Technology-specific regulation only survives the test of time when there is little innovation. Yet traditional industry structures are continually being displaced. Creative destruction is a good thing.
However, when governments regulate an industry, these regulations by their nature define and determine the structure of the industry.
Many sharing economy regulatory contests come down to questions such as ‘what is a taxi?’ or ‘what is a bank?’ As industries shift and innovate, these definitions blur. But regulatory frameworks tend to be fixed, based on the assumptions built into the industry structure that they were original designed to govern.
If governments want to encourage the sharing economy, they need provide a reliable, predictable, technologically-neutral legal system that both keeps industry-specific regulation to a minimum and favours private solutions to regulatory problems over public ones.
In preparation for the 2015 Global Forum on Development, which will focus on how access to financing can contribute to inclusive social and economic development, the OECD Development Centre, United Nations Capital Development Fund (UNCDF) and the Better than Cash Alliance have developed a series of articles exploring the key issues and dimensions of financial inclusion. Today’s post is by Emilie Romon of the OECD Global Network of Foundations Working for Development (netFWD) and Sabrina Sidhu, from the Better Than Cash Alliance.
What do a family foundation based in Canada, a semi-public foundation established in the United Arab Emirates (UAE) and a corporate foundation from one of the world’s leading banks have in common? At first sight, not much beyond the fact that they are all charitable organisations. But a closer look tells us that they all dedicate time and resources to the same cause: financial inclusion.
There is growing evidence that financial sector development offers the opportunity to address inequality through interventions to ensure that economic growth translates into poverty reduction and employment. These efforts help to alleviate worries that economic integration and liberalisation of financial markets will lead to narrow, impervious corridors of spectacular growth surrounded by a hinterland of poverty. According to a report by the World Bank Development Research Group, governments can save up to 75% with electronic payment programmes – because the costs of handling, securing and distributing cash and administering these cash programmes is so expensive.
By empowering poor households to take a long-term view of education and health, financial inclusion complements government policy. It also helps reap the demographic dividend by ensuring healthier and educated young people raise productivity and attract further investments in the real economy.
Many foundations work to support those living in developing countries who do not have access to formal financial services such as loans, insurance, savings accounts, etc. They may also lack the skills needed to manage their financial assets in a sustainable way. Through financial inclusion, foundations empower individuals to lift themselves out of poverty, enhance their livelihoods and avoid excessive indebtedness.
Why do foundations get involved? Firstly, foundations are generally more willing to take risks and have more flexible means of operation than traditional aid agencies. They have also taken the lead in innovation, for example by inventing and making new digital payment systems accessible to the poor. An OECD Development Centre study on venture philanthropy paints a generally positive picture of the approaches used by foundations.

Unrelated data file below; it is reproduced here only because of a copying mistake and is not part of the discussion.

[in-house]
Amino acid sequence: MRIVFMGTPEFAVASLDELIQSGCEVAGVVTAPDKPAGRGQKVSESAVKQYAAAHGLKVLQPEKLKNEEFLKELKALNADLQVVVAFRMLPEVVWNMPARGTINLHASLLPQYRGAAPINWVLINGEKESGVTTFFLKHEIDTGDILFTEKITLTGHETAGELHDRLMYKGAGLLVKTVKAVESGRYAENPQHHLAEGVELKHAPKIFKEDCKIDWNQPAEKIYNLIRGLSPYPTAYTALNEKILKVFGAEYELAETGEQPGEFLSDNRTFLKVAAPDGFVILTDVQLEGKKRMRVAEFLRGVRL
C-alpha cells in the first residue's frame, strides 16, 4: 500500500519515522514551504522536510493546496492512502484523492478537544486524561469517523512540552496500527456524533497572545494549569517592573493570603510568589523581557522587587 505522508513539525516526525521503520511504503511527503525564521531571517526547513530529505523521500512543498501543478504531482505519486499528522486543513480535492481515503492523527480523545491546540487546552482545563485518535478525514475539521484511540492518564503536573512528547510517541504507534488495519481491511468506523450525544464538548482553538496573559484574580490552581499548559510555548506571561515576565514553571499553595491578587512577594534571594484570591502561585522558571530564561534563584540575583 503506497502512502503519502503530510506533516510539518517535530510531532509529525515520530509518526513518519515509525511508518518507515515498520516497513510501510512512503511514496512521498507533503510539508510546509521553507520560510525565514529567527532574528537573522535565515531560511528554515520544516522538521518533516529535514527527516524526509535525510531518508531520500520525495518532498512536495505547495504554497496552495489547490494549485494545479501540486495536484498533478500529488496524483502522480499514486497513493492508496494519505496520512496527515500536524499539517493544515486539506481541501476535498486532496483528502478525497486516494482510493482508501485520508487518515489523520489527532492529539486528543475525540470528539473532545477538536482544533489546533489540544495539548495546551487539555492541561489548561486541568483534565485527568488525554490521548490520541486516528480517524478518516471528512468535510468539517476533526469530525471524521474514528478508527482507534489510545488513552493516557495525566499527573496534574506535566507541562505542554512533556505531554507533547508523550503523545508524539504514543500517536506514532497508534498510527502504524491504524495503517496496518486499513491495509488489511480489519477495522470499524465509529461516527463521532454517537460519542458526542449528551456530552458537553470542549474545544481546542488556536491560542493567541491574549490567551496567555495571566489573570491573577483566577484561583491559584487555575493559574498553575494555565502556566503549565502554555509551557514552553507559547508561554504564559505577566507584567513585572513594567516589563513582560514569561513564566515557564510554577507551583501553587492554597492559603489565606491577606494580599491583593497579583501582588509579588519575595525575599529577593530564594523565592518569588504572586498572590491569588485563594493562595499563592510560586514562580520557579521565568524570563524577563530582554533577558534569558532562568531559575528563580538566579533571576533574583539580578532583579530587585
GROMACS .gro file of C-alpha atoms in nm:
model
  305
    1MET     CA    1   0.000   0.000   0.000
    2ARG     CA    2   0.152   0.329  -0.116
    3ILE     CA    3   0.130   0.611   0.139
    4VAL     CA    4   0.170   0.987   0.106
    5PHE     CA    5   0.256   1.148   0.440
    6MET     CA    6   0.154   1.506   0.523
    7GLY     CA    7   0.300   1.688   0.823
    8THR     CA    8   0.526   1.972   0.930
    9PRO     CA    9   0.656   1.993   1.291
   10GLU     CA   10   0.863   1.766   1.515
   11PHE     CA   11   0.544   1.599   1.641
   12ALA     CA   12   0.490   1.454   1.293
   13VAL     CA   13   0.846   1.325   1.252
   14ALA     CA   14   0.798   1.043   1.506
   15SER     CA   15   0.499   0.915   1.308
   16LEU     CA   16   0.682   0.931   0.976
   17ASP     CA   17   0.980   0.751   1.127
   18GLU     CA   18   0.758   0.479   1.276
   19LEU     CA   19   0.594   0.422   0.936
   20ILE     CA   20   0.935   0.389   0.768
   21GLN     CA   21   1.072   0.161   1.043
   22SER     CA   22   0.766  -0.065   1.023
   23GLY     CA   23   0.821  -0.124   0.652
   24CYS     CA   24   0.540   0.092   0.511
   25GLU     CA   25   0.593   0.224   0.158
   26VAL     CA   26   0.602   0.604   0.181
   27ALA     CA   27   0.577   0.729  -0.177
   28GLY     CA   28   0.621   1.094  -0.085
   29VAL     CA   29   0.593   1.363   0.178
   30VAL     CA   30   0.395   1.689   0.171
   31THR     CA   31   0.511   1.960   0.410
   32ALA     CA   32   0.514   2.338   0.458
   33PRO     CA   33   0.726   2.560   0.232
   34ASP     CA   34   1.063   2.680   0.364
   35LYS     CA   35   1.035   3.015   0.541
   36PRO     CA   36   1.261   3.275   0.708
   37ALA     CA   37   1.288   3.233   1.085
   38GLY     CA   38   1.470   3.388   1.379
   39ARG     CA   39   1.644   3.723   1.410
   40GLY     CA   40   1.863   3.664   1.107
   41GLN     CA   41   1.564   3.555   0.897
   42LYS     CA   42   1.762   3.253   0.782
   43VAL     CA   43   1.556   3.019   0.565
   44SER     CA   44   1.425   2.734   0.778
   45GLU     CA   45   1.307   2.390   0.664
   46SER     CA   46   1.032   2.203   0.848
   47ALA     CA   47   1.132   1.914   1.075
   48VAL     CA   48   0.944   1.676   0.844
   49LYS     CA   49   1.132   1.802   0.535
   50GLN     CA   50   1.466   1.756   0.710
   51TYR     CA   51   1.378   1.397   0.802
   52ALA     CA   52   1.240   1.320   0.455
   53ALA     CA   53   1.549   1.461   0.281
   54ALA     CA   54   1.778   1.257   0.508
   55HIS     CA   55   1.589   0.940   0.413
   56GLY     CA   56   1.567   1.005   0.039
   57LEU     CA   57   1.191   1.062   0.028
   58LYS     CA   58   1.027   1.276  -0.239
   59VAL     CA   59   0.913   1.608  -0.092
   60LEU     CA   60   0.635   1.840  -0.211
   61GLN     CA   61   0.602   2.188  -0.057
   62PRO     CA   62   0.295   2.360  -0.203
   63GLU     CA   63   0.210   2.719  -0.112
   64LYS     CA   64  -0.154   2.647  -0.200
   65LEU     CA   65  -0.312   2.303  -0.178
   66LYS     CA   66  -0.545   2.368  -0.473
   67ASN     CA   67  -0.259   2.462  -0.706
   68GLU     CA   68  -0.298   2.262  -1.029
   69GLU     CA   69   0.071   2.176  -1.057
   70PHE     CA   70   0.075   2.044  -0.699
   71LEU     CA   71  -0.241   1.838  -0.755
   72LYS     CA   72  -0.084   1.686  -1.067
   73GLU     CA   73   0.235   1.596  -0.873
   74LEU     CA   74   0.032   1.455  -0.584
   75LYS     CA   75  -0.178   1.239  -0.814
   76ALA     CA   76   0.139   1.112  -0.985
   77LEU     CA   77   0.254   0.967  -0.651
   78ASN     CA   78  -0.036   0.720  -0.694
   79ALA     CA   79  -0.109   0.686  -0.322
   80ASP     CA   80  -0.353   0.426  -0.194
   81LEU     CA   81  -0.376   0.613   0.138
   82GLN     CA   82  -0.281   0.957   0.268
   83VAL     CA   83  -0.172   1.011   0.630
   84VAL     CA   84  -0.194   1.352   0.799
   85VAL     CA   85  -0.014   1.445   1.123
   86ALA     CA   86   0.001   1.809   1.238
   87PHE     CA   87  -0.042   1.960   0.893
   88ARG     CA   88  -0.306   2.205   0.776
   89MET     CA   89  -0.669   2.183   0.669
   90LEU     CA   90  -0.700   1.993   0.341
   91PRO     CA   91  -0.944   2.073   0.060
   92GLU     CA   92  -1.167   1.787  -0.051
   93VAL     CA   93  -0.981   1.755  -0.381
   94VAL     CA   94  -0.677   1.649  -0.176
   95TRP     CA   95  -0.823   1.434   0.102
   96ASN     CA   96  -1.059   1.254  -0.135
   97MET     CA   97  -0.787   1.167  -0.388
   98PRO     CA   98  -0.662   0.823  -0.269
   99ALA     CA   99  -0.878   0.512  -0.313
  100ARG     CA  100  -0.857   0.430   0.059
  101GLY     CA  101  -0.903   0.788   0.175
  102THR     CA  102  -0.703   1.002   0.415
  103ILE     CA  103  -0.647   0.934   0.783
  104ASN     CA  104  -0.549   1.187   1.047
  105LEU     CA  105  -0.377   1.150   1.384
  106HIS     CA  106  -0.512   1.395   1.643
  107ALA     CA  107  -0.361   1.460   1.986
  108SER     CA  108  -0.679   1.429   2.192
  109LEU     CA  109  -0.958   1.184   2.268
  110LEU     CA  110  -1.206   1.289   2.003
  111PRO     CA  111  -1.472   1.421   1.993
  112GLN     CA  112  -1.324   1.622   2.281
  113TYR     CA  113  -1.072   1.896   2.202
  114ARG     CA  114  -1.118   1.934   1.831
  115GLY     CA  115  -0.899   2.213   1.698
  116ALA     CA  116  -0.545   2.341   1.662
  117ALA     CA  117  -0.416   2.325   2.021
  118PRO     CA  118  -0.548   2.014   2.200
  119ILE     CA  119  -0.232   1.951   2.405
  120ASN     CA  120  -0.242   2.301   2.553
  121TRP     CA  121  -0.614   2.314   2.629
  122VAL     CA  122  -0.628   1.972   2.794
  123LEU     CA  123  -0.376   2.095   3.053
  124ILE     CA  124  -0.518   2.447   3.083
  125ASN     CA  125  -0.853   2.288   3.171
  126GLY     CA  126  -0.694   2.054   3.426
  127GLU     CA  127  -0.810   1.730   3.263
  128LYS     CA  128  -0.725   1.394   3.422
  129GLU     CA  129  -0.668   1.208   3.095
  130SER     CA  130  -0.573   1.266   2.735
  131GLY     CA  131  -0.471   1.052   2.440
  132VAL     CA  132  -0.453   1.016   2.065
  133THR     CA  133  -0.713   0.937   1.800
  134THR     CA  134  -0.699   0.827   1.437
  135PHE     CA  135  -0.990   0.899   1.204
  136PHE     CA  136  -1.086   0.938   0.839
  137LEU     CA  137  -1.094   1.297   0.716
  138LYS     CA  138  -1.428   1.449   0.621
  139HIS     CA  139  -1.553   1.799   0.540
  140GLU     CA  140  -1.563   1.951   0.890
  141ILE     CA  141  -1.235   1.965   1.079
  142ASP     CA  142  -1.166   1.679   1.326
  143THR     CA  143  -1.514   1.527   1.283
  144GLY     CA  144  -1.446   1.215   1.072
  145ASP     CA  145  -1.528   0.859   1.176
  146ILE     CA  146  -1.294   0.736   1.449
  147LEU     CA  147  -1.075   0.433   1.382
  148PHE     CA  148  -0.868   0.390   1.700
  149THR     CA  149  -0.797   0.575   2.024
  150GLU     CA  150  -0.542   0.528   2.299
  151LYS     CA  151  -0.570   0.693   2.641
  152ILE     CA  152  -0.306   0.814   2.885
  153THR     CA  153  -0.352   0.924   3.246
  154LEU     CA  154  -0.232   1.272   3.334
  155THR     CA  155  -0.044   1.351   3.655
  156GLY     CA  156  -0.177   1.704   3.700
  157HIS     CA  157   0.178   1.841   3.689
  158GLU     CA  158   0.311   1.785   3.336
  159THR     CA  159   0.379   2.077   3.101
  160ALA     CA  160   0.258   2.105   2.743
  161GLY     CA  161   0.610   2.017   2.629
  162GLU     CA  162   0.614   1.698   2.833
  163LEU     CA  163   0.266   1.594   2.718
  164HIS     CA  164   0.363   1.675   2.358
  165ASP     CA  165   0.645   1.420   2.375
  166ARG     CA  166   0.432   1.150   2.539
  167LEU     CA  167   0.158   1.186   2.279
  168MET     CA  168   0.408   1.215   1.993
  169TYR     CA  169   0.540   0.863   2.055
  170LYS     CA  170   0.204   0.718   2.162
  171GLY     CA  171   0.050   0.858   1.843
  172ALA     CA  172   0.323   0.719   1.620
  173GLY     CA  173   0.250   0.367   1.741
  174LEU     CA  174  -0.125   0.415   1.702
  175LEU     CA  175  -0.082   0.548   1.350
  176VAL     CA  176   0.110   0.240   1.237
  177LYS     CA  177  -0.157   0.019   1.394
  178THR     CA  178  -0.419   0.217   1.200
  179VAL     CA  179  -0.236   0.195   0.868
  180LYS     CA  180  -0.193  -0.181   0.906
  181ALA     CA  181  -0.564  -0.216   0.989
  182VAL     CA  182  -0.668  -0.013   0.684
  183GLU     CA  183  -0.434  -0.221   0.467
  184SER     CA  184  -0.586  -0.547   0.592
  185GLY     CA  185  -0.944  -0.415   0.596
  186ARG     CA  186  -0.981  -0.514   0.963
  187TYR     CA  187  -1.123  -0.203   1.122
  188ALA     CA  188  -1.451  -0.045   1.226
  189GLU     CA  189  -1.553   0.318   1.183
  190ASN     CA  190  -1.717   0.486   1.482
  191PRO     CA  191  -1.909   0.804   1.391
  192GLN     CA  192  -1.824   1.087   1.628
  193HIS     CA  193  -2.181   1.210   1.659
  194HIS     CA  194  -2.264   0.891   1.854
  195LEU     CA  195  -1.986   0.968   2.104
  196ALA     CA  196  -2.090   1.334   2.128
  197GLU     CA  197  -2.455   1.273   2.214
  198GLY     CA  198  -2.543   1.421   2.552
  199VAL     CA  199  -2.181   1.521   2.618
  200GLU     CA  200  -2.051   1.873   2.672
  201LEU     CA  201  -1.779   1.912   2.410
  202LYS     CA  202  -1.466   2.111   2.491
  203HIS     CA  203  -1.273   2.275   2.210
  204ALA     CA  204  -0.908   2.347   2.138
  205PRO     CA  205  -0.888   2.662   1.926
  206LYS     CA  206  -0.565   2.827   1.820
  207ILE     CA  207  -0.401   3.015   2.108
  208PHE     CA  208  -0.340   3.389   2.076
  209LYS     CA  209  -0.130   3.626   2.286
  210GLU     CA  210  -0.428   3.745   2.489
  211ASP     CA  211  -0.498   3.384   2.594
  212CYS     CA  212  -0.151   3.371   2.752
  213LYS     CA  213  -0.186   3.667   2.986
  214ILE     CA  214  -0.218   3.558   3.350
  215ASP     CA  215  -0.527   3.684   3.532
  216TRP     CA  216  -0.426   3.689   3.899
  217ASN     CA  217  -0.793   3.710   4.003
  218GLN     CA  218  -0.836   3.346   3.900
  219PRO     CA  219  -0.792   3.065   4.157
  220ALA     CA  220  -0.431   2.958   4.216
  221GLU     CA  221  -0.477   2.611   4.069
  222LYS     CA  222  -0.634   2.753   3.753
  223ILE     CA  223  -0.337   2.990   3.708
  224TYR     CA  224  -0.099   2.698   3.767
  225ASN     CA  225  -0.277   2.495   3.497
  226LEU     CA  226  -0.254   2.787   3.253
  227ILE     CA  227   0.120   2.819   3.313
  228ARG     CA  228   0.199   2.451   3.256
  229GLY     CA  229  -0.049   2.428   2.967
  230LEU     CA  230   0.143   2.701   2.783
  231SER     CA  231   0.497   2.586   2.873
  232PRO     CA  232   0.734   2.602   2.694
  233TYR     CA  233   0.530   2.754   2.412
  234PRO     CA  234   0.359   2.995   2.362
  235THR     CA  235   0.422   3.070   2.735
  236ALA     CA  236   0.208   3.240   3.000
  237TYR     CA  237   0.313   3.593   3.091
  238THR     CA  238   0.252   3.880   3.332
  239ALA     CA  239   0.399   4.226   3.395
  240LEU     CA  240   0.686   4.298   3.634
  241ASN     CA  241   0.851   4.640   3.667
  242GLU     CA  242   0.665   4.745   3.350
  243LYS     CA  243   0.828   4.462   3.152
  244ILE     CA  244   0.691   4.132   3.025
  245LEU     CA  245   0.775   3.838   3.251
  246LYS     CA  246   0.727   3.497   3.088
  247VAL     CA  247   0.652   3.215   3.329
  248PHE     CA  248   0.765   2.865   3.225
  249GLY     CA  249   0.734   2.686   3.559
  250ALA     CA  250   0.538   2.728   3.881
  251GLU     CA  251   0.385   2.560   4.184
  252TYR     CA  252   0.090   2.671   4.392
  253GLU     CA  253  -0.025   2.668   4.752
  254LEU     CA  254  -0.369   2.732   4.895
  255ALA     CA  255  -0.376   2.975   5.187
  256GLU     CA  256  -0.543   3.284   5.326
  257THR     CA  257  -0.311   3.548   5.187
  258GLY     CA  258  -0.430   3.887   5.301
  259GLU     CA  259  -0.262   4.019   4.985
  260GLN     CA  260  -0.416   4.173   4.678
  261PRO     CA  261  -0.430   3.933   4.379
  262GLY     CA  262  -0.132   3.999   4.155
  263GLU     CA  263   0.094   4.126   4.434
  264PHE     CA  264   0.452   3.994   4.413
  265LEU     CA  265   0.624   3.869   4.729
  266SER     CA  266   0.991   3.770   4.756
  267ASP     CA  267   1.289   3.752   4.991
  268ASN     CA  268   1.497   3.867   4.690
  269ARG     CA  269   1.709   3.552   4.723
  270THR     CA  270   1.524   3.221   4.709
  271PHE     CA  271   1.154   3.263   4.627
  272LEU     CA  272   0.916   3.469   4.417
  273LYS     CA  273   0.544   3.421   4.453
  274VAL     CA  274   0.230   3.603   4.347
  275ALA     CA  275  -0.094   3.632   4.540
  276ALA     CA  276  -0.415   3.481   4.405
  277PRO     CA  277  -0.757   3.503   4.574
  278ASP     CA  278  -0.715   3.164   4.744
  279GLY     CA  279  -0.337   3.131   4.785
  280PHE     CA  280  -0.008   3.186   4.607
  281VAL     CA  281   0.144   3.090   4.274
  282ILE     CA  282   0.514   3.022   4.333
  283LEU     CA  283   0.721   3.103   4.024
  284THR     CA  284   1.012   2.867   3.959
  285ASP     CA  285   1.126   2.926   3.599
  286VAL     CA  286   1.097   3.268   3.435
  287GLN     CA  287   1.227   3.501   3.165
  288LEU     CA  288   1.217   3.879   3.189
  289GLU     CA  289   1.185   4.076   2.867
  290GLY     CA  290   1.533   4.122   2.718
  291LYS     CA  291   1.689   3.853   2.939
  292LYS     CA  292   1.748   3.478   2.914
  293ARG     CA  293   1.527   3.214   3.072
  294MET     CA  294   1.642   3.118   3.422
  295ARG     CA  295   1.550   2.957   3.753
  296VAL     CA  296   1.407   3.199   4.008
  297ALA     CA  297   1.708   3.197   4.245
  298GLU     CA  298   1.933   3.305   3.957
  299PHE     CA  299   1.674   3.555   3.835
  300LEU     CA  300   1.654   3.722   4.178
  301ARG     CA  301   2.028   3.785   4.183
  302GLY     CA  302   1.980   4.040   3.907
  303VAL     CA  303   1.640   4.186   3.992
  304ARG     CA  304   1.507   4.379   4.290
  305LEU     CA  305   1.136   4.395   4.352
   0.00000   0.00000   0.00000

The Lundin Foundation works with farmers and small enterprises in Sub-Saharan Africa to enhance employment opportunities and bring their products to market. Because farmers often do not have access to formal financial services — which constrains their ability to scale up — the foundation makes financial services accessible to these farmers. Lundin recently invested in Agriculture and Climate Risk Enterprise, Ltd. (ACRE), which provides affordable insurance to farmers against climate risk, and sponsored the development of West Africa’s first dedicated Agribusiness SME Venture Capital Fund.
In the UAE, where 70% of Emiratis under the age of 30 are indebted, rising depression amongst youth is often attributed to financial stress. Increasing divorce rates in the country have also been linked to excessive debt. Faced with a problem of such magnitude and because no nationwide initiative was addressing the issue, the Emirates Foundation for Youth Development decided to make financial inclusion and literacy one of their six core programmes. Through the Esref Sah (“Spend true”) programme, the foundation raises awareness among the Emirati youth on the importance of managing their assets and provides adequate capacity building training. In 2014, the Emirates Foundation has engaged 2 434 youth and parents through a series of workshops across the country.
Similarly, the Citi Foundation follows a ‘more than philanthropy’ approach, by giving not only money to their grantees, but also coaching and training in order to reinforce their capabilities. In addition to financial literacy programmes delivered around the globe, the foundation seeks to strengthen microfinance institutions (MFIs) that offer small loans to low-income individuals, by helping them build their institutional and management capacity.
While these programmes gain considerable momentum, a larger range of development actors are also coming together to leverage their comparative advantages in support of financial inclusion. The Better Than Cash Alliance for example is a unique UN-based Alliance that is funded by three major foundations (Bill and Melinda Gates Foundation, Ford Foundation and the Omidyar Network), three payment providers (Citi, MasterCard and Visa) and one bilateral donor (USAID).